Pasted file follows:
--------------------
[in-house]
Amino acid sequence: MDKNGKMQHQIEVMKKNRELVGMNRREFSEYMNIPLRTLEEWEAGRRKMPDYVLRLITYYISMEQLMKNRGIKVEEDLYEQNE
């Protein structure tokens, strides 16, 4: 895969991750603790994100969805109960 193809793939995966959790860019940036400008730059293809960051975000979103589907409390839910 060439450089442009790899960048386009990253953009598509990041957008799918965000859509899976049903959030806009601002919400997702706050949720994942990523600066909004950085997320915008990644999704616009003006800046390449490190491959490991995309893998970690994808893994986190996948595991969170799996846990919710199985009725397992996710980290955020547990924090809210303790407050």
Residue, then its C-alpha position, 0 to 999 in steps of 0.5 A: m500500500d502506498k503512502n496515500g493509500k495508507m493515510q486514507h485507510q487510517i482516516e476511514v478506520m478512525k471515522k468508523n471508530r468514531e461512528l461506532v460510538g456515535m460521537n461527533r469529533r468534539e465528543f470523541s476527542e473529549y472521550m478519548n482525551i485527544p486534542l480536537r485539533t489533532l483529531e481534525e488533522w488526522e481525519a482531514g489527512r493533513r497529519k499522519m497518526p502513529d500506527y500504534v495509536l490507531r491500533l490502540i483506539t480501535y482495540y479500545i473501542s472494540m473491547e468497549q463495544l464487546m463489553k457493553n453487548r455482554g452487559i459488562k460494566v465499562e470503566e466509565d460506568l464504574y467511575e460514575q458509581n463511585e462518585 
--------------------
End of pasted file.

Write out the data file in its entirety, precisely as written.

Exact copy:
[in-house]
Amino acid sequence: MDKNGKMQHQIEVMKKNRELVGMNRREFSEYMNIPLRTLEEWEAGRRKMPDYVLRLITYYISMEQLMKNRGIKVEEDLYEQNE
């Protein structure tokens, strides 16, 4: 895969991750603790994100969805109960 193809793939995966959790860019940036400008730059293809960051975000979103589907409390839910 060439450089442009790899960048386009990253953009598509990041957008799918965000859509899976049903959030806009601002919400997702706050949720994942990523600066909004950085997320915008990644999704616009003006800046390449490190491959490991995309893998970690994808893994986190996948595991969170799996846990919710199985009725397992996710980290955020547990924090809210303790407050």
Residue, then its C-alpha position, 0 to 999 in steps of 0.5 A: m500500500d502506498k503512502n496515500g493509500k495508507m493515510q486514507h485507510q487510517i482516516e476511514v478506520m478512525k471515522k468508523n471508530r468514531e461512528l461506532v460510538g456515535m460521537n461527533r469529533r468534539e465528543f470523541s476527542e473529549y472521550m478519548n482525551i485527544p486534542l480536537r485539533t489533532l483529531e481534525e488533522w488526522e481525519a482531514g489527512r493533513r497529519k499522519m497518526p502513529d500506527y500504534v495509536l490507531r491500533l490502540i483506539t480501535y482495540y479500545i473501542s472494540m473491547e468497549q463495544l464487546m463489553k457493553n453487548r455482554g452487559i459488562k460494566v465499562e470503566e466509565d460506568l464504574y467511575e460514575q458509581n463511585e462518585 